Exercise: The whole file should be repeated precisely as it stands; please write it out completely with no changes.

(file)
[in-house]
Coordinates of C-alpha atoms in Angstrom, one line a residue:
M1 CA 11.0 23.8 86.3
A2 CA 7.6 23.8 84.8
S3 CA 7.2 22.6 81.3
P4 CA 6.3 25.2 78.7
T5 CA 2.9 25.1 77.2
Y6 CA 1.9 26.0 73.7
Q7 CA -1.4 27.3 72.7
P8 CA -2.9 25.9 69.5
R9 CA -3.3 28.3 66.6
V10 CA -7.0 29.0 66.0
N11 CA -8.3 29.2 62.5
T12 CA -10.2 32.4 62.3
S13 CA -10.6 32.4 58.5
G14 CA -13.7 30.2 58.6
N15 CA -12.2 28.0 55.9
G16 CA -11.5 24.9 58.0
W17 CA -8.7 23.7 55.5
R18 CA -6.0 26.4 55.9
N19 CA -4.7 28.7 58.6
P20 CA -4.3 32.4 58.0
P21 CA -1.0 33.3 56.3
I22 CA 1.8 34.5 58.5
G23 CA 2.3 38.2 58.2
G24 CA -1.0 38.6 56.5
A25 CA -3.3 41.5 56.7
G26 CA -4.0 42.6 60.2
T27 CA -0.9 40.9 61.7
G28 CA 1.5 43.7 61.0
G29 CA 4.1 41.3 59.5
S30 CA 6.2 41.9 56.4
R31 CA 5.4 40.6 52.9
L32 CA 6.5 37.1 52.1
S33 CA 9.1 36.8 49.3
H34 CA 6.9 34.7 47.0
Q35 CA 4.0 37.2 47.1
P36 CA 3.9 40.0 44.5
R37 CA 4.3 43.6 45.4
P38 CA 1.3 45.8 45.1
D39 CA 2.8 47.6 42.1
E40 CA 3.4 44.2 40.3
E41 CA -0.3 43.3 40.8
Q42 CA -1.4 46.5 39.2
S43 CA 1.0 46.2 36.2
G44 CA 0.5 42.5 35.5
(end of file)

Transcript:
[in-house]
Coordinates of C-alpha atoms in Angstrom, one line a residue:
M1 CA 11.0 23.8 86.3
A2 CA 7.6 23.8 84.8
S3 CA 7.2 22.6 81.3
P4 CA 6.3 25.2 78.7
T5 CA 2.9 25.1 77.2
Y6 CA 1.9 26.0 73.7
Q7 CA -1.4 27.3 72.7
P8 CA -2.9 25.9 69.5
R9 CA -3.3 28.3 66.6
V10 CA -7.0 29.0 66.0
N11 CA -8.3 29.2 62.5
T12 CA -10.2 32.4 62.3
S13 CA -10.6 32.4 58.5
G14 CA -13.7 30.2 58.6
N15 CA -12.2 28.0 55.9
G16 CA -11.5 24.9 58.0
W17 CA -8.7 23.7 55.5
R18 CA -6.0 26.4 55.9
N19 CA -4.7 28.7 58.6
P20 CA -4.3 32.4 58.0
P21 CA -1.0 33.3 56.3
I22 CA 1.8 34.5 58.5
G23 CA 2.3 38.2 58.2
G24 CA -1.0 38.6 56.5
A25 CA -3.3 41.5 56.7
G26 CA -4.0 42.6 60.2
T27 CA -0.9 40.9 61.7
G28 CA 1.5 43.7 61.0
G29 CA 4.1 41.3 59.5
S30 CA 6.2 41.9 56.4
R31 CA 5.4 40.6 52.9
L32 CA 6.5 37.1 52.1
S33 CA 9.1 36.8 49.3
H34 CA 6.9 34.7 47.0
Q35 CA 4.0 37.2 47.1
P36 CA 3.9 40.0 44.5
R37 CA 4.3 43.6 45.4
P38 CA 1.3 45.8 45.1
D39 CA 2.8 47.6 42.1
E40 CA 3.4 44.2 40.3
E41 CA -0.3 43.3 40.8
Q42 CA -1.4 46.5 39.2
S43 CA 1.0 46.2 36.2
G44 CA 0.5 42.5 35.5